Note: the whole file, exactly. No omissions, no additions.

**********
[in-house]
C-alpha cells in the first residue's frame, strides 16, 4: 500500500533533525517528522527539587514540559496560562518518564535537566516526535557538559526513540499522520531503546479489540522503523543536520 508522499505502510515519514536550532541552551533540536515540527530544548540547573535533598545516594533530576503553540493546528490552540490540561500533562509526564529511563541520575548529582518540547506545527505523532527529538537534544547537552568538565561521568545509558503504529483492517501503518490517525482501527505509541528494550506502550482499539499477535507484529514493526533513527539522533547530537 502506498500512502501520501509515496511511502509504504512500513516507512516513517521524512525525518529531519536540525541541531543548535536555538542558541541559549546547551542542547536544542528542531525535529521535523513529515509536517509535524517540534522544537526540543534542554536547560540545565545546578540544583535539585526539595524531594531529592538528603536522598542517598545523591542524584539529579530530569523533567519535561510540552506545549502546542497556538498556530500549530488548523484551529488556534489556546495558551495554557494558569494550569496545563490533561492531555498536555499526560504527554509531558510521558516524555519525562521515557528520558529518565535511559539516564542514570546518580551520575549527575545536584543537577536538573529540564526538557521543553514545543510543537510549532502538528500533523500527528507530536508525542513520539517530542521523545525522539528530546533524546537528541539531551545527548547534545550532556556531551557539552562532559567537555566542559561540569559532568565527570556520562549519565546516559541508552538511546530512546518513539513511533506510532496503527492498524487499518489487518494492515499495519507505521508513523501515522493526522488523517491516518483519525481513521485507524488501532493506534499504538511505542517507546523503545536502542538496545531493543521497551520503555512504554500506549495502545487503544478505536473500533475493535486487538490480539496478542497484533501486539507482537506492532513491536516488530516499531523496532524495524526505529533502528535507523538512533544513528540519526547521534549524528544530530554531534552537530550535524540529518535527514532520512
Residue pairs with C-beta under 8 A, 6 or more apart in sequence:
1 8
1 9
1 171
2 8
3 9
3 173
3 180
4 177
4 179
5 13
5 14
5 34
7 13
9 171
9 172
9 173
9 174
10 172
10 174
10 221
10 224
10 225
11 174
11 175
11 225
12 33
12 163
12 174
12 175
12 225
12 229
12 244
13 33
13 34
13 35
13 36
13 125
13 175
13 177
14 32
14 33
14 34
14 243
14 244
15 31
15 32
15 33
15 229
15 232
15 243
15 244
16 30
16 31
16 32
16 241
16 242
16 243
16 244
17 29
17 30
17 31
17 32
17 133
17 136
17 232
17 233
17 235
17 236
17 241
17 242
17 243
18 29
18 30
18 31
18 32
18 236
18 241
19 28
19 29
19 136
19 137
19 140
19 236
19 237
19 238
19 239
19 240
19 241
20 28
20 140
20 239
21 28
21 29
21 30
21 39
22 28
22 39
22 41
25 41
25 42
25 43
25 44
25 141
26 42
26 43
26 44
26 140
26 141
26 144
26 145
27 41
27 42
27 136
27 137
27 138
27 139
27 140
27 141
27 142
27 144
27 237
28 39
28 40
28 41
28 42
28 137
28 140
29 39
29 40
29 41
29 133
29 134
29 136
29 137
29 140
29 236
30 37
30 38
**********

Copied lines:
[in-house]
C-alpha cells in the first residue's frame, strides 16, 4: 500500500533533525517528522527539587514540559496560562518518564535537566516526535557538559526513540499522520531503546479489540522503523543536520 508522499505502510515519514536550532541552551533540536515540527530544548540547573535533598545516594533530576503553540493546528490552540490540561500533562509526564529511563541520575548529582518540547506545527505523532527529538537534544547537552568538565561521568545509558503504529483492517501503518490517525482501527505509541528494550506502550482499539499477535507484529514493526533513527539522533547530537 502506498500512502501520501509515496511511502509504504512500513516507512516513517521524512525525518529531519536540525541541531543548535536555538542558541541559549546547551542542547536544542528542531525535529521535523513529515509536517509535524517540534522544537526540543534542554536547560540545565545546578540544583535539585526539595524531594531529592538528603536522598542517598545523591542524584539529579530530569523533567519535561510540552506545549502546542497556538498556530500549530488548523484551529488556534489556546495558551495554557494558569494550569496545563490533561492531555498536555499526560504527554509531558510521558516524555519525562521515557528520558529518565535511559539516564542514570546518580551520575549527575545536584543537577536538573529540564526538557521543553514545543510543537510549532502538528500533523500527528507530536508525542513520539517530542521523545525522539528530546533524546537528541539531551545527548547534545550532556556531551557539552562532559567537555566542559561540569559532568565527570556520562549519565546516559541508552538511546530512546518513539513511533506510532496503527492498524487499518489487518494492515499495519507505521508513523501515522493526522488523517491516518483519525481513521485507524488501532493506534499504538511505542517507546523503545536502542538496545531493543521497551520503555512504554500506549495502545487503544478505536473500533475493535486487538490480539496478542497484533501486539507482537506492532513491536516488530516499531523496532524495524526505529533502528535507523538512533544513528540519526547521534549524528544530530554531534552537530550535524540529518535527514532520512
Residue pairs with C-beta under 8 A, 6 or more apart in sequence:
1 8
1 9
1 171
2 8
3 9
3 173
3 180
4 177
4 179
5 13
5 14
5 34
7 13
9 171
9 172
9 173
9 174
10 172
10 174
10 221
10 224
10 225
11 174
11 175
11 225
12 33
12 163
12 174
12 175
12 225
12 229
12 244
13 33
13 34
13 35
13 36
13 125
13 175
13 177
14 32
14 33
14 34
14 243
14 244
15 31
15 32
15 33
15 229
15 232
15 243
15 244
16 30
16 31
16 32
16 241
16 242
16 243
16 244
17 29
17 30
17 31
17 32
17 133
17 136
17 232
17 233
17 235
17 236
17 241
17 242
17 243
18 29
18 30
18 31
18 32
18 236
18 241
19 28
19 29
19 136
19 137
19 140
19 236
19 237
19 238
19 239
19 240
19 241
20 28
20 140
20 239
21 28
21 29
21 30
21 39
22 28
22 39
22 41
25 41
25 42
25 43
25 44
25 141
26 42
26 43
26 44
26 140
26 141
26 144
26 145
27 41
27 42
27 136
27 137
27 138
27 139
27 140
27 141
27 142
27 144
27 237
28 39
28 40
28 41
28 42
28 137
28 140
29 39
29 40
29 41
29 133
29 134
29 136
29 137
29 140
29 236
30 37
30 38